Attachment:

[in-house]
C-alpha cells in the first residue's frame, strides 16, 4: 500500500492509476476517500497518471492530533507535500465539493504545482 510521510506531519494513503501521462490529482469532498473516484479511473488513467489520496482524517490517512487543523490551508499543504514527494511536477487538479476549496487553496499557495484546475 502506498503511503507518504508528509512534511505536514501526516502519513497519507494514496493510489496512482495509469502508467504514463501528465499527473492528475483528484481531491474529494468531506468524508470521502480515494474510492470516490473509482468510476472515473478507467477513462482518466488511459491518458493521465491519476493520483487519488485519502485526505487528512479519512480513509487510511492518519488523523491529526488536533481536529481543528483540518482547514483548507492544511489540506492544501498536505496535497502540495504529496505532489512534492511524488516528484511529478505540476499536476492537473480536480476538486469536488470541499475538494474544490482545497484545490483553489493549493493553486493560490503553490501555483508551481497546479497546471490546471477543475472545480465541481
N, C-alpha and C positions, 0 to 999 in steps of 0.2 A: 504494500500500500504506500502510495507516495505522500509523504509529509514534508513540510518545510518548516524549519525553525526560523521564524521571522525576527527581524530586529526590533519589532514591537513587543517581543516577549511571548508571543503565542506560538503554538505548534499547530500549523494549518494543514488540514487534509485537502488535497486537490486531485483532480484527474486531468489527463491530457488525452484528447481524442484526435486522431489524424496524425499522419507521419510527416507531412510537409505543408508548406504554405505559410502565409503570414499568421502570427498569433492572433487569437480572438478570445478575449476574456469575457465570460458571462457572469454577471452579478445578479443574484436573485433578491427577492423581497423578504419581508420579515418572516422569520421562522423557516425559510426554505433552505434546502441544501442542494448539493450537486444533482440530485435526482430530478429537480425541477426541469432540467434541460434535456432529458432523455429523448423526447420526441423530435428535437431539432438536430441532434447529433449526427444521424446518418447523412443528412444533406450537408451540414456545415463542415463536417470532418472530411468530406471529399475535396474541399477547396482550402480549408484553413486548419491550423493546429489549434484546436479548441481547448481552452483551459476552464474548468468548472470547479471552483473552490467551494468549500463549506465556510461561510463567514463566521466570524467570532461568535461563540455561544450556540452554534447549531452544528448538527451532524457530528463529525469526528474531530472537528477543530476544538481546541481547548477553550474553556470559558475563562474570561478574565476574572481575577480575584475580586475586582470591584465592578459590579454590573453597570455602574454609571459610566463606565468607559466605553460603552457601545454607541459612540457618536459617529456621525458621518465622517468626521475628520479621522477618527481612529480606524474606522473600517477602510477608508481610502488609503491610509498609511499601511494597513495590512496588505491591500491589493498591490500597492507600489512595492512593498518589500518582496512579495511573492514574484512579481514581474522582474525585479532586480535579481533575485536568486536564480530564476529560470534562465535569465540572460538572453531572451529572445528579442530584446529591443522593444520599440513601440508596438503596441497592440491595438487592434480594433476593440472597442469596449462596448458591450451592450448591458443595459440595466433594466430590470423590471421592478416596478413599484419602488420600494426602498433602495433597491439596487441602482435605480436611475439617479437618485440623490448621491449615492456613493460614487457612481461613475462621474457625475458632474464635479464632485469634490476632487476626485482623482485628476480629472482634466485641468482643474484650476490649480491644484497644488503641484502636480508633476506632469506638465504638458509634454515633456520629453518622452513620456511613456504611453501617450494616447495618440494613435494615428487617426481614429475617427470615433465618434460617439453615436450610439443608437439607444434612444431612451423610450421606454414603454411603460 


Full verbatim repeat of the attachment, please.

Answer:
[in-house]
C-alpha cells in the first residue's frame, strides 16, 4: 500500500492509476476517500497518471492530533507535500465539493504545482 510521510506531519494513503501521462490529482469532498473516484479511473488513467489520496482524517490517512487543523490551508499543504514527494511536477487538479476549496487553496499557495484546475 502506498503511503507518504508528509512534511505536514501526516502519513497519507494514496493510489496512482495509469502508467504514463501528465499527473492528475483528484481531491474529494468531506468524508470521502480515494474510492470516490473509482468510476472515473478507467477513462482518466488511459491518458493521465491519476493520483487519488485519502485526505487528512479519512480513509487510511492518519488523523491529526488536533481536529481543528483540518482547514483548507492544511489540506492544501498536505496535497502540495504529496505532489512534492511524488516528484511529478505540476499536476492537473480536480476538486469536488470541499475538494474544490482545497484545490483553489493549493493553486493560490503553490501555483508551481497546479497546471490546471477543475472545480465541481
N, C-alpha and C positions, 0 to 999 in steps of 0.2 A: 504494500500500500504506500502510495507516495505522500509523504509529509514534508513540510518545510518548516524549519525553525526560523521564524521571522525576527527581524530586529526590533519589532514591537513587543517581543516577549511571548508571543503565542506560538503554538505548534499547530500549523494549518494543514488540514487534509485537502488535497486537490486531485483532480484527474486531468489527463491530457488525452484528447481524442484526435486522431489524424496524425499522419507521419510527416507531412510537409505543408508548406504554405505559410502565409503570414499568421502570427498569433492572433487569437480572438478570445478575449476574456469575457465570460458571462457572469454577471452579478445578479443574484436573485433578491427577492423581497423578504419581508420579515418572516422569520421562522423557516425559510426554505433552505434546502441544501442542494448539493450537486444533482440530485435526482430530478429537480425541477426541469432540467434541460434535456432529458432523455429523448423526447420526441423530435428535437431539432438536430441532434447529433449526427444521424446518418447523412443528412444533406450537408451540414456545415463542415463536417470532418472530411468530406471529399475535396474541399477547396482550402480549408484553413486548419491550423493546429489549434484546436479548441481547448481552452483551459476552464474548468468548472470547479471552483473552490467551494468549500463549506465556510461561510463567514463566521466570524467570532461568535461563540455561544450556540452554534447549531452544528448538527451532524457530528463529525469526528474531530472537528477543530476544538481546541481547548477553550474553556470559558475563562474570561478574565476574572481575577480575584475580586475586582470591584465592578459590579454590573453597570455602574454609571459610566463606565468607559466605553460603552457601545454607541459612540457618536459617529456621525458621518465622517468626521475628520479621522477618527481612529480606524474606522473600517477602510477608508481610502488609503491610509498609511499601511494597513495590512496588505491591500491589493498591490500597492507600489512595492512593498518589500518582496512579495511573492514574484512579481514581474522582474525585479532586480535579481533575485536568486536564480530564476529560470534562465535569465540572460538572453531572451529572445528579442530584446529591443522593444520599440513601440508596438503596441497592440491595438487592434480594433476593440472597442469596449462596448458591450451592450448591458443595459440595466433594466430590470423590471421592478416596478413599484419602488420600494426602498433602495433597491439596487441602482435605480436611475439617479437618485440623490448621491449615492456613493460614487457612481461613475462621474457625475458632474464635479464632485469634490476632487476626485482623482485628476480629472482634466485641468482643474484650476490649480491644484497644488503641484502636480508633476506632469506638465504638458509634454515633456520629453518622452513620456511613456504611453501617450494616447495618440494613435494615428487617426481614429475617427470615433465618434460617439453615436450610439443608437439607444434612444431612451423610450421606454414603454411603460 